With the help of gentle coaxing by the instructors, who explained that the only true difference between them was the “colors of their suits”, the make-up of the room quickly evolved from polka dot-style constellations of black and white into an intermingled checkerboard. Before long, youthful giggles of delight and enthusiastic, accented renditions of “Shu Ismak” (what is your name in Arabic) reverberated from the walls of the dojo.

Creating a social checkerboard: Getting to know each other

By relieving themselves of the social labels which necklace us all and suffocate the chances of acceptance and inclusion, the children defied their differences of language, culture and mindset. The fears and concerns, which shrouded their some-what tense reception, evaporated as the traditional Japanese commands rolled off their tongues in a symphony of muddled accents and they all began to perform the familiar exercises in synchronized, fluid movements.  As always, the innovative educational program unique to Budo for Peace was a focal feature in all of the activities. “Harmony”, one of the nine core values of the organization, was chosen as the theme of the event and was gently massaged into all of the training exercises and games.

Learning the meaning of “Harmony” together

By the end of the meeting, when the Budo for Peace instructors tried to gauge their students’ revised assessment of their fellow Karate-loving counterparts, the depth of their previous preconceptions rose to the surface. “I never knew that Ethiopians lived anywhere other than Be’er Sheva”, Mustafa said, causing the Haifa natives to erupt with laughter. For most of the participants, this unique encounter was their first contact with members of the opposite community. To them Kiryat Haim, or alternately Jisr A-Zarka, might as well have been Mumbai, Madrid or Mars for that matter. Their only views of these places and of their inhabitants had been received through filtered narratives and recycled reports from second-hand sources.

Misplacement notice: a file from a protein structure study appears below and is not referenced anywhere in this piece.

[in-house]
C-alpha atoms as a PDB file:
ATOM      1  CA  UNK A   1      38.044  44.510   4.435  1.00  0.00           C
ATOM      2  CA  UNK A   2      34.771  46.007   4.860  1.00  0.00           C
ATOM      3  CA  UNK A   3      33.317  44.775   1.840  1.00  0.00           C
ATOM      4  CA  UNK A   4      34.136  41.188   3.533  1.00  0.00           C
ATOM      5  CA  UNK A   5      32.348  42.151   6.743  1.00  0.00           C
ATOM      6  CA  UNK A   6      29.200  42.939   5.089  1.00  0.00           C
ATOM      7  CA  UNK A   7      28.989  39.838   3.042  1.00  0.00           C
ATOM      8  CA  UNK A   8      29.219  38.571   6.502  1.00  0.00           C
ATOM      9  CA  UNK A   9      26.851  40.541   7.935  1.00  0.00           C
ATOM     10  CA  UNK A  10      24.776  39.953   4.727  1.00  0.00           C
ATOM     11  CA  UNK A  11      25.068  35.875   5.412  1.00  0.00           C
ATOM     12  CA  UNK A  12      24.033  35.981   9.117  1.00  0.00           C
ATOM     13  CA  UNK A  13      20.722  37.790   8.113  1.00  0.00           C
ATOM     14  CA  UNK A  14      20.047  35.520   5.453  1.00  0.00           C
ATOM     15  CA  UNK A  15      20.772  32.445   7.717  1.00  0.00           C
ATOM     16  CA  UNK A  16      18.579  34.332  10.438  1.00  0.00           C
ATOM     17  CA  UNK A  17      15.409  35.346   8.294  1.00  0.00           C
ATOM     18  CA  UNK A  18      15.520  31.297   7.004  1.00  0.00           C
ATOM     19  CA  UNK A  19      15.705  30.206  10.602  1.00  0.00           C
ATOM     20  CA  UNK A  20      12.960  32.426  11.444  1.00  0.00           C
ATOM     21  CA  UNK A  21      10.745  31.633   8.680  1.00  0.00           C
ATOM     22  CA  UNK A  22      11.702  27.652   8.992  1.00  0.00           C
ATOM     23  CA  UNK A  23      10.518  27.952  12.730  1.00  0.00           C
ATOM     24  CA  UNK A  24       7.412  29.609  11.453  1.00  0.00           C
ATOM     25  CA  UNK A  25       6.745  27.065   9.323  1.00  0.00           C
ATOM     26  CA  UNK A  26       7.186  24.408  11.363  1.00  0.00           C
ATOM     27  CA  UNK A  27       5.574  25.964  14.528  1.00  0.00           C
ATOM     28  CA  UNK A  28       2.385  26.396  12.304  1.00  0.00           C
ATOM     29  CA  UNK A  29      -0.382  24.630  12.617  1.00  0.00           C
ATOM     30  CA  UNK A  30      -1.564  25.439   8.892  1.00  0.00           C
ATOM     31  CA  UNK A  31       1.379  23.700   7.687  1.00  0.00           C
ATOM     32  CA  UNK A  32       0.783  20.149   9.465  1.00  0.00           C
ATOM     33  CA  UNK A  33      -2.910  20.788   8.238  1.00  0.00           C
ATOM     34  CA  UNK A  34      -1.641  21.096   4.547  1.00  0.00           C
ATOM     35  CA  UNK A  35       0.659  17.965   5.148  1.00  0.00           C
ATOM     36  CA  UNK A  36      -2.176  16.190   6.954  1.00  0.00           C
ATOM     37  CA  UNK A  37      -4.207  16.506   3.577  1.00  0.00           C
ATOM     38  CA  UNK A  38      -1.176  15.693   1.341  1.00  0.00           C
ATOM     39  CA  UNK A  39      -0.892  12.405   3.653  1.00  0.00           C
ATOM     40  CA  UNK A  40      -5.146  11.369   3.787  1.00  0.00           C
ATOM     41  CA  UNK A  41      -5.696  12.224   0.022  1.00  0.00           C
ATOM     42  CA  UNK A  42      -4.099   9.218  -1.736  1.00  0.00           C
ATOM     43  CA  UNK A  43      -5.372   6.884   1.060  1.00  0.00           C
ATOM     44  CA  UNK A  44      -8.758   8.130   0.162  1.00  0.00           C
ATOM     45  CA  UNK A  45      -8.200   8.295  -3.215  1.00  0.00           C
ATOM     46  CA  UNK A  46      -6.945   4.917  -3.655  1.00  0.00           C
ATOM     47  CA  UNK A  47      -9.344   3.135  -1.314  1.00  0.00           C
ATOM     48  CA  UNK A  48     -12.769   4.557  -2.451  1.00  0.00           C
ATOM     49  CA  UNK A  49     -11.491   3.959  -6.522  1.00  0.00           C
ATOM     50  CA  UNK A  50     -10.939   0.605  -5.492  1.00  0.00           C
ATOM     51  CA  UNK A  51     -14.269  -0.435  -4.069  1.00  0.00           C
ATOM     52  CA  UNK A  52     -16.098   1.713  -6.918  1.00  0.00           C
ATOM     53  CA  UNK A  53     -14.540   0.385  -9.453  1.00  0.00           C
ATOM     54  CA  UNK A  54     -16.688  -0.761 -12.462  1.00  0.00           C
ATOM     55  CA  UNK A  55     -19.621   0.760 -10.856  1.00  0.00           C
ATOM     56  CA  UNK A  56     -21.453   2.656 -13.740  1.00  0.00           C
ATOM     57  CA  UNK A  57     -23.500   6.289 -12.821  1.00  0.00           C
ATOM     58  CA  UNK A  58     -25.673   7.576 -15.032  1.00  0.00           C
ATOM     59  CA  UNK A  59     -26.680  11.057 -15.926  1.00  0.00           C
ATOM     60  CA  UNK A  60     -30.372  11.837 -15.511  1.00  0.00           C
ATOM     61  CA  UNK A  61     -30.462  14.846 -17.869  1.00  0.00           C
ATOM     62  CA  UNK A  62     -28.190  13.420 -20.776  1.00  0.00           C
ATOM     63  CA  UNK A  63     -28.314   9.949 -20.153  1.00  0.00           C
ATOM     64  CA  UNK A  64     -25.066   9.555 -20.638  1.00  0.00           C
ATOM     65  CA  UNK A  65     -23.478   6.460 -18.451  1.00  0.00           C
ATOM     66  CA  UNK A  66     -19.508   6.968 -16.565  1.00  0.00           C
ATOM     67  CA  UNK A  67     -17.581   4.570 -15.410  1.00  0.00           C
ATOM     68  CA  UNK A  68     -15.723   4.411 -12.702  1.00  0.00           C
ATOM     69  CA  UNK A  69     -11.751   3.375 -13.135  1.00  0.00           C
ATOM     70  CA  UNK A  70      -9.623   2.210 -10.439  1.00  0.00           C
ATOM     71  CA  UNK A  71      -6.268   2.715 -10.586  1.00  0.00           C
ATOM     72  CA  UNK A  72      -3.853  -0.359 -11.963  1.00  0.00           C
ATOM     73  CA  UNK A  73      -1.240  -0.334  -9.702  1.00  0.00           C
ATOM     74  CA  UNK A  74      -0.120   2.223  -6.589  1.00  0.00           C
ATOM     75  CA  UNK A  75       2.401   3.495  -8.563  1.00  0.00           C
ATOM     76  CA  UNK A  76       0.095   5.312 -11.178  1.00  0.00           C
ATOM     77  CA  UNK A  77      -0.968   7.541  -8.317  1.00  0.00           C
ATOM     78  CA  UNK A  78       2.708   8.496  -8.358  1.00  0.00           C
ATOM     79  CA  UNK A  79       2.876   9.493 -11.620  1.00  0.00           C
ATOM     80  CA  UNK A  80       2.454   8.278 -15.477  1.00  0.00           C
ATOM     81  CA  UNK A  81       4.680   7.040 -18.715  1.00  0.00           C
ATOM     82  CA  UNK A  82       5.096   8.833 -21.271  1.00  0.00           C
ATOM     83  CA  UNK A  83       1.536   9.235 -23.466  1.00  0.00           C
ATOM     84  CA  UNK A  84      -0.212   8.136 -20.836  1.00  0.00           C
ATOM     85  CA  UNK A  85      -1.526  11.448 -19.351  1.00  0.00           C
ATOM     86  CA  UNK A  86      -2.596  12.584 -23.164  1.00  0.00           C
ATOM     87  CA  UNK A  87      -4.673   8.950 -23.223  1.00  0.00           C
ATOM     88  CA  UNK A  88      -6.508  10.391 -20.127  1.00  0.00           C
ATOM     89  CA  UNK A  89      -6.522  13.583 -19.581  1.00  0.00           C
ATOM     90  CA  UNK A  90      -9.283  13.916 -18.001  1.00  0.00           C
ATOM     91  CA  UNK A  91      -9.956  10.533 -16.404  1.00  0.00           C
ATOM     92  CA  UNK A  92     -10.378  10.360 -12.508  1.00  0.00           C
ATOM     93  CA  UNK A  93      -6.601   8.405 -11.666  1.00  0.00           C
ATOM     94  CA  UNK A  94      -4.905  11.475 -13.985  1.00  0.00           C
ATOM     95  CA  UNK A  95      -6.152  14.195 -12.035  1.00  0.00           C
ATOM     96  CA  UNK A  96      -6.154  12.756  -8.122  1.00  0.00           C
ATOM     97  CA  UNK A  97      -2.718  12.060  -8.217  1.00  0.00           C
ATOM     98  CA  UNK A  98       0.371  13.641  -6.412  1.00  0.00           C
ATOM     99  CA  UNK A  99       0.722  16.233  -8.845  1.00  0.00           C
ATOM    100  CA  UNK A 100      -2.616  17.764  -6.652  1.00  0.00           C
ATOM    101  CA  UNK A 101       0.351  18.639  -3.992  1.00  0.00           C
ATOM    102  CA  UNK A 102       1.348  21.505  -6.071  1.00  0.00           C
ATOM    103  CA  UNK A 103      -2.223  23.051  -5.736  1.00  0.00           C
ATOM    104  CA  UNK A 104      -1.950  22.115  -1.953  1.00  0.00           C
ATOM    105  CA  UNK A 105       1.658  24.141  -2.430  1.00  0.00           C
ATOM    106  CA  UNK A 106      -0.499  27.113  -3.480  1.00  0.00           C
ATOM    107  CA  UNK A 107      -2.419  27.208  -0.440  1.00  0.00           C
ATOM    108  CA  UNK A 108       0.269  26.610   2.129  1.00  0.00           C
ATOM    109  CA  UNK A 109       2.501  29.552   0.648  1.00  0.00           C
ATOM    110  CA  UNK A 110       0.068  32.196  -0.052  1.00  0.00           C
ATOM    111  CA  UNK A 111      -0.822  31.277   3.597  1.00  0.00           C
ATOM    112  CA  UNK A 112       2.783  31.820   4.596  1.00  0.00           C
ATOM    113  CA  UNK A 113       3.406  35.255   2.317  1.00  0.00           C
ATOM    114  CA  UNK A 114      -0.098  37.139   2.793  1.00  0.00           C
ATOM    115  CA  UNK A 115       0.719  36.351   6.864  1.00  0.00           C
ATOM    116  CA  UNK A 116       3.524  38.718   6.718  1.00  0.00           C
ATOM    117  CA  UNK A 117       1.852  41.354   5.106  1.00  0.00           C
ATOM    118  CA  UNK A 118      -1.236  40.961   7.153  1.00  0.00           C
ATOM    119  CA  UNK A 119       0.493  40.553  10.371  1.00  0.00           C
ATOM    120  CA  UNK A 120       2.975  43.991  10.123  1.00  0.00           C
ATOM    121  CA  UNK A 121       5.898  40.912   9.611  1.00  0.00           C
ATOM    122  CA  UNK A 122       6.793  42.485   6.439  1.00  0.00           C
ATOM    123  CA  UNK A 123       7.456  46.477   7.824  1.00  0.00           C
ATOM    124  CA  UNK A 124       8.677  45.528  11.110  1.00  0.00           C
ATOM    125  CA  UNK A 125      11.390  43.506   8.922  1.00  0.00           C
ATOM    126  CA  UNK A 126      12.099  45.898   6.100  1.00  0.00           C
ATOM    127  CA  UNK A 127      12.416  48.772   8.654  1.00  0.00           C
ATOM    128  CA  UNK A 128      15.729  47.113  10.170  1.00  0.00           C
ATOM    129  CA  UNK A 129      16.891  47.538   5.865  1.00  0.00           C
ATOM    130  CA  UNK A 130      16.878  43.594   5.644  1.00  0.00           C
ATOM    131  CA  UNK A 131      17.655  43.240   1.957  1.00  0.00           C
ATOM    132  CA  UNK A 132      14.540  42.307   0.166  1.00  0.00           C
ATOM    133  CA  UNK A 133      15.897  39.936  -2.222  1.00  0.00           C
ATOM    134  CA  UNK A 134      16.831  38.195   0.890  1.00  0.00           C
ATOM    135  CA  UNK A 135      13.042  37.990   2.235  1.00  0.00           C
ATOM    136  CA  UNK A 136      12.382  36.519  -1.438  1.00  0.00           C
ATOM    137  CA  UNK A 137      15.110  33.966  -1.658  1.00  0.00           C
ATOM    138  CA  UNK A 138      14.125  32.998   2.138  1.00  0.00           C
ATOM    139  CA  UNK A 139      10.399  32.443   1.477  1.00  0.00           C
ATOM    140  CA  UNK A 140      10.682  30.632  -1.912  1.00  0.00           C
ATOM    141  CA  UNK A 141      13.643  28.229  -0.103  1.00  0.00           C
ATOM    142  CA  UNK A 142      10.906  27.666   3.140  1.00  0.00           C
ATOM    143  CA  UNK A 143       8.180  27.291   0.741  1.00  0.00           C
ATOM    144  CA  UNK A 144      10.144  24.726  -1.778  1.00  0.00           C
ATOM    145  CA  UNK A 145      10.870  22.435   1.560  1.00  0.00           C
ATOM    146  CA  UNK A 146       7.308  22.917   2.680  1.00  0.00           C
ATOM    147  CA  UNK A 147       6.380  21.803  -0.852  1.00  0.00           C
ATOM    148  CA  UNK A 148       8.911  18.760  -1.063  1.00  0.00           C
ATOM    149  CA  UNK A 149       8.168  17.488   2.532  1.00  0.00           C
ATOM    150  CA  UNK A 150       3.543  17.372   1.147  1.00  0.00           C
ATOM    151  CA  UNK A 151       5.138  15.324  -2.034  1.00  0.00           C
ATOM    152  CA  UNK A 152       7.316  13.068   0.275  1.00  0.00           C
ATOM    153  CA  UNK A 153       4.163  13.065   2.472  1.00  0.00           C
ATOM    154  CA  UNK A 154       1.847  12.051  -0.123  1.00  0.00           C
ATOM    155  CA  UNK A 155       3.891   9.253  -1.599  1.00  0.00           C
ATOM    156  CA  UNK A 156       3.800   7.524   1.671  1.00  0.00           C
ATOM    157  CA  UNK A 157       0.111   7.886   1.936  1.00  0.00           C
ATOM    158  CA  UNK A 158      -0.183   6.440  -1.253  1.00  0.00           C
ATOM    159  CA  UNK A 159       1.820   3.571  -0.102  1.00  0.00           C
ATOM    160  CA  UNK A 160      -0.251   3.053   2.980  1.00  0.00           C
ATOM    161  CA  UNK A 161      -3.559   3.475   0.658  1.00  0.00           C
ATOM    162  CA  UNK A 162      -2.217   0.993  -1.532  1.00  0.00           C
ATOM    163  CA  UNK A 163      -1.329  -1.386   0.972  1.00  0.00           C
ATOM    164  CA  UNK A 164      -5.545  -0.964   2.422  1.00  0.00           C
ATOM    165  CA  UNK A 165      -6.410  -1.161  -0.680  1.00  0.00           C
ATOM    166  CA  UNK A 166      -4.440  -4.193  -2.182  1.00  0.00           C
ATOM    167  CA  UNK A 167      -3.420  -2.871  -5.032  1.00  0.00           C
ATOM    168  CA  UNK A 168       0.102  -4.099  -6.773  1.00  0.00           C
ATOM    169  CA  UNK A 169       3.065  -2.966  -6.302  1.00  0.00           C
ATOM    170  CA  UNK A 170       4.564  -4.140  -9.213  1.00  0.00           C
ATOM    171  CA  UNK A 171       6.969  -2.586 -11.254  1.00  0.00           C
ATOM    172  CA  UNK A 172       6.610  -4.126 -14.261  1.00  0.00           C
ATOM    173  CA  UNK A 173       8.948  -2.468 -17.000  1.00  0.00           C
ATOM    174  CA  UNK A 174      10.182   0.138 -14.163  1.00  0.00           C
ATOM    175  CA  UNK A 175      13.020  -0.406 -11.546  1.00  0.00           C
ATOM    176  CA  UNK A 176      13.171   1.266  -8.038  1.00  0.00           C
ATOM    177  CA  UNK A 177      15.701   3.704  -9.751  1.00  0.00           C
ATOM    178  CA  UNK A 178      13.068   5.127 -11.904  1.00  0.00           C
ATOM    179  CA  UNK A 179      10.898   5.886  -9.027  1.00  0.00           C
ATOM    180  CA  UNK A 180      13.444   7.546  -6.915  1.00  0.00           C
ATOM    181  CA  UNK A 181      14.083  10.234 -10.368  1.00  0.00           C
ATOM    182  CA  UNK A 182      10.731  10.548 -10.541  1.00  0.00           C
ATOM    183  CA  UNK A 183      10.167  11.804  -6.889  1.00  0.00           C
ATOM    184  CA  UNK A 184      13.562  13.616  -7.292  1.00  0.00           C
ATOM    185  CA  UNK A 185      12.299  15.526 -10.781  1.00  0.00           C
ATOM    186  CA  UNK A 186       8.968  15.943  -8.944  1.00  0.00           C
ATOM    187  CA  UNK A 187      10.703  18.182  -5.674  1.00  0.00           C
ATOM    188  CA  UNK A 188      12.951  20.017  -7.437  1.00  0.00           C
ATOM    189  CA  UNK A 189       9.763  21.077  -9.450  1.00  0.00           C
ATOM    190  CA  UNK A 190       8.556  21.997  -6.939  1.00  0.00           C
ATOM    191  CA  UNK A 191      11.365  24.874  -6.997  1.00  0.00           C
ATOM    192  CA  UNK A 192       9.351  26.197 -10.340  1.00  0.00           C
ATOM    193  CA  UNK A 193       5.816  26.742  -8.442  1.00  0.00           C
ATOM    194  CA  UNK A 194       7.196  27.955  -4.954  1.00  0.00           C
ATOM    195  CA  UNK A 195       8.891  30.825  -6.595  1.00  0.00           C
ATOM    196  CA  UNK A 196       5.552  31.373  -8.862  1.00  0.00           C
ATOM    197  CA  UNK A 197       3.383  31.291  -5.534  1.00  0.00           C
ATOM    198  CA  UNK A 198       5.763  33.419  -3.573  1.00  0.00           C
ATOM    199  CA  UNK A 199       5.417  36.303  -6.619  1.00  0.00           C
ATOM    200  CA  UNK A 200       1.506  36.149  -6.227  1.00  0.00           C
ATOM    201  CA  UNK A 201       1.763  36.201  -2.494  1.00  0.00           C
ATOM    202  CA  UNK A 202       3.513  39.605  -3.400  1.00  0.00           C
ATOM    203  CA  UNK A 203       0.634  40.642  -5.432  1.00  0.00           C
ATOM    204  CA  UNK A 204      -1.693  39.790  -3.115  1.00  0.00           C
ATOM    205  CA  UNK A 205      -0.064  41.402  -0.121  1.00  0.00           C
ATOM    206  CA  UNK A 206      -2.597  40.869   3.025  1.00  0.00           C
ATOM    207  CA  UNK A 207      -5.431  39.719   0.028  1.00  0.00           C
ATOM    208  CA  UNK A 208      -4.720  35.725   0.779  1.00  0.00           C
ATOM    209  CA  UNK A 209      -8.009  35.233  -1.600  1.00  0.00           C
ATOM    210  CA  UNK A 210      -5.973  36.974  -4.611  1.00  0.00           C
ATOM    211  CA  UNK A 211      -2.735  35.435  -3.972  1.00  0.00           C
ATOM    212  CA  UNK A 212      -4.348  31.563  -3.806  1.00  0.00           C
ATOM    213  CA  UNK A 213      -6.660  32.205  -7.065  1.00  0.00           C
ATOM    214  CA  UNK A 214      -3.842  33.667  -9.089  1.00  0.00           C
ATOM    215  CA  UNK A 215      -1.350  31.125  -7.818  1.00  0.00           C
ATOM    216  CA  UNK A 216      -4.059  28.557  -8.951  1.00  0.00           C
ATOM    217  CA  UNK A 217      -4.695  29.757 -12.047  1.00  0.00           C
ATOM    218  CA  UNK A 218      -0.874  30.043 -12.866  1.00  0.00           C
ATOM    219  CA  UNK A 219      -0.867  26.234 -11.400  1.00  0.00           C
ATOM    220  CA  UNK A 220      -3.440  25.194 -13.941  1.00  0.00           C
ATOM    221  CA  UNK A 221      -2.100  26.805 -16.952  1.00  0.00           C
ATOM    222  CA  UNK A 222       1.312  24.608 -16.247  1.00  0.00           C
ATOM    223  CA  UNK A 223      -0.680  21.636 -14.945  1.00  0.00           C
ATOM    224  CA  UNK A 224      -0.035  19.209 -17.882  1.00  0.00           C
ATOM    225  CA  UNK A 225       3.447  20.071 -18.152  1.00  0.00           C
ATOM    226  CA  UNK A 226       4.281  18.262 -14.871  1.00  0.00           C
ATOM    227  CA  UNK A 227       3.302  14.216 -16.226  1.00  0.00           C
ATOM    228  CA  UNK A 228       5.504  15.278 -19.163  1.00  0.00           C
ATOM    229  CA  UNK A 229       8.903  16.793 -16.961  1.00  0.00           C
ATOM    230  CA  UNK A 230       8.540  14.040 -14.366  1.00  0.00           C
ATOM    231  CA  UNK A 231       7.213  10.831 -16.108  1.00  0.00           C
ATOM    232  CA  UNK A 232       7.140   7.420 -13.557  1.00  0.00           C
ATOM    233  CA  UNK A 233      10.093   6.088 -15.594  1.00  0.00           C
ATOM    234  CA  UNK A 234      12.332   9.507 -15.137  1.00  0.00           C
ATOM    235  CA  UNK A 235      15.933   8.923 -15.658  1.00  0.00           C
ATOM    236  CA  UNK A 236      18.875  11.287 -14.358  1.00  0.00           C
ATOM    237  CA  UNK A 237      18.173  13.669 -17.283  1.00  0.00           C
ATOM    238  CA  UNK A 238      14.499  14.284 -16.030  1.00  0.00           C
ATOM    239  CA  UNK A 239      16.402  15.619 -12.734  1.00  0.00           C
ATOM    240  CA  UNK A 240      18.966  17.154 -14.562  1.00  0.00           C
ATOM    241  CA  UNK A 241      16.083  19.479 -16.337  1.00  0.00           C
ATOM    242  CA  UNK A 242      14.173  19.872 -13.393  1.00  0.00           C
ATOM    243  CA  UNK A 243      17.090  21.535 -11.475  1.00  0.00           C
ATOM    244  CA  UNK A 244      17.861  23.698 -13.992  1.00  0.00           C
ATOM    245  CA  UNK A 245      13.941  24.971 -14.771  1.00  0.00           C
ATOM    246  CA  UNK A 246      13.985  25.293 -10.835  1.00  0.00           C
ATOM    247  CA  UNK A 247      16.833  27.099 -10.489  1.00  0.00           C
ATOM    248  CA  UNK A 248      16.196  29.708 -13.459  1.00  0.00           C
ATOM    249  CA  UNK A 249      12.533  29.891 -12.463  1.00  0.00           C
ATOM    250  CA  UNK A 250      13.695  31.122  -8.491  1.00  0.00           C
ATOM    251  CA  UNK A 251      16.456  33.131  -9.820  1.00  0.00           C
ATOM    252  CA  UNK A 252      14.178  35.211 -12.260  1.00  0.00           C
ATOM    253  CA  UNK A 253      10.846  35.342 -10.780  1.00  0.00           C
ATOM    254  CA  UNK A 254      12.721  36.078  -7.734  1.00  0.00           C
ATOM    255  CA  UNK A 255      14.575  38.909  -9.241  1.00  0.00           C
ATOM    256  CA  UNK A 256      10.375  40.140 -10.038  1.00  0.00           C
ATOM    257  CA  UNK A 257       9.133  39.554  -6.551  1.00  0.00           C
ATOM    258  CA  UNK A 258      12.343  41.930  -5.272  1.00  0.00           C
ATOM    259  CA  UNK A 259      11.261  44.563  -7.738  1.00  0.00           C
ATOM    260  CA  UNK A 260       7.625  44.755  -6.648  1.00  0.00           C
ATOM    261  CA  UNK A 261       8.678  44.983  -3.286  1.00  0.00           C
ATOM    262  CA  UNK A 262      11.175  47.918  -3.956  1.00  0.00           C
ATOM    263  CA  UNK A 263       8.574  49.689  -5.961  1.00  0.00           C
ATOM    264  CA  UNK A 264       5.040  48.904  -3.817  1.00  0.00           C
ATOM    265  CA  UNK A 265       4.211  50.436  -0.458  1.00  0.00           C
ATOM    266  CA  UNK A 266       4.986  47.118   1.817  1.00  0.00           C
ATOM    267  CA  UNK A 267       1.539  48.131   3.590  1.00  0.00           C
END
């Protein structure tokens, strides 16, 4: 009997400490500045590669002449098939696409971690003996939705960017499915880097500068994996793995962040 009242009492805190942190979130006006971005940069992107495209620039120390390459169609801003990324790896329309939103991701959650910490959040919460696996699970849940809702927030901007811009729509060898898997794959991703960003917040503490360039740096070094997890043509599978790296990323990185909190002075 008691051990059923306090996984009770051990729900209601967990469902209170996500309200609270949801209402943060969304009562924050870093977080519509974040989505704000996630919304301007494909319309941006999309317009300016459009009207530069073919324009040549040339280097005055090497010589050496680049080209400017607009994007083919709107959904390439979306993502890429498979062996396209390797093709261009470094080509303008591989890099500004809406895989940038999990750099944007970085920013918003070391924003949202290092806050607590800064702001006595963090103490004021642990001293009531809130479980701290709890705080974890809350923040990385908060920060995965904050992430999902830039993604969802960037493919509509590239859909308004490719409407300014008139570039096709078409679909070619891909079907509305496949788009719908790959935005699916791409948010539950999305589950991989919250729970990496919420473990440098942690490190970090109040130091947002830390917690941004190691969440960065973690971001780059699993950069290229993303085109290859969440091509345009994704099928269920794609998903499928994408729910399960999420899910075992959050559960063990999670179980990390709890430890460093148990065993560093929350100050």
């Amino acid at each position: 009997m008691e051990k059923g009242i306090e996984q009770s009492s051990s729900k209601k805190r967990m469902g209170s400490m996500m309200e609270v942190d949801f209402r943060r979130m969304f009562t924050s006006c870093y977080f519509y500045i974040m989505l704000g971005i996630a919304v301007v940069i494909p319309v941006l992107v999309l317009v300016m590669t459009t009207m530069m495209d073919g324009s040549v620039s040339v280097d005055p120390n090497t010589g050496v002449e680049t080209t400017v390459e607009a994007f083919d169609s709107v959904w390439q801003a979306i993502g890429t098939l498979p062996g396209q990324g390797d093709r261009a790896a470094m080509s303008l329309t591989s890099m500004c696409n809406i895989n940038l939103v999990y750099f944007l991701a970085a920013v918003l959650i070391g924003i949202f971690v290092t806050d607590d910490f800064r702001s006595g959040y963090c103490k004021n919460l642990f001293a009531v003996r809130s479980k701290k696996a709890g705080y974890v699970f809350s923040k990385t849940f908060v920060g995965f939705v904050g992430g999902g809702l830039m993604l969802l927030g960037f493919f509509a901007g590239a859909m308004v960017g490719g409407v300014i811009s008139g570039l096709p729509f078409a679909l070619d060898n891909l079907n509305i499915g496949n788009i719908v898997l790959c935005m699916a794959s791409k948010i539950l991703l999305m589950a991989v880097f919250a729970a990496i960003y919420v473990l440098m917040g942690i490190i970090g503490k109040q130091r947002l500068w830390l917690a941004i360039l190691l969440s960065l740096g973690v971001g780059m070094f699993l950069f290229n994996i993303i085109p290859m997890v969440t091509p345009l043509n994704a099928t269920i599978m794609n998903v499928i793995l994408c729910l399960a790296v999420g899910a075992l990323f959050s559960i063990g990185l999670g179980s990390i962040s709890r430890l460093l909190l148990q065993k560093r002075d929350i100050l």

We know that eroding the deep-rooted discriminations, tainted judgments and bigoted beliefs characteristic of our insular communities is a challenging and perhaps insurmountable feat. However, we do not wish to don rose-colored glasses and punt beauty pageant slogans and promises of “world peace”. Rather, we hope to fracture the fortified layers of skepticism and suspicion which tarnish our social interactions by means of bringing shared interests and mutual passions to the forefront of our encounters.

As Bradley Burston wrote in a recent article in the Ha’aretz newspaper on this subject, “Yes, hatred begins at home. But so does hope”. By confronting and challenging the socially contrived pigeonholes of class, race and ethnicity and their accompanying connotations, we, at Budo for Peace, hope to sow the seeds of hope needed to trigger a collective wake-up call so that we can all look in the mirror and see not the social tattoos branded to our foreheads, but an individual standing before us.

On Tuesday, 5 March 2013, coinciding with national “Good Deeds Day”, Budo for Peace will be holding the first Regional Event of the year for all of its clubs south of Tel Aviv. The participants of the event come from a wide range of demographic backgrounds, including Bedouins, Jews, Arabs and Ethiopians. This moving multi-ethnic encounter is a further demonstration of our commitment to empower at risk youth and marginalized communities and reinforces our mission to promote the values of tolerance and social inclusion.

To find out more about our organization, activities and volunteer opportunities please contact us at or visit our website at


About the Author
Hayley Lipshitz, born and raised in Johannesburg, South Africa, is the Development Coordinator of Budo for Peace. Her dual degree in Communications, Sociology & Anthropology from Tel Aviv University complements her work and interest in the fields of multiculturalism and social development.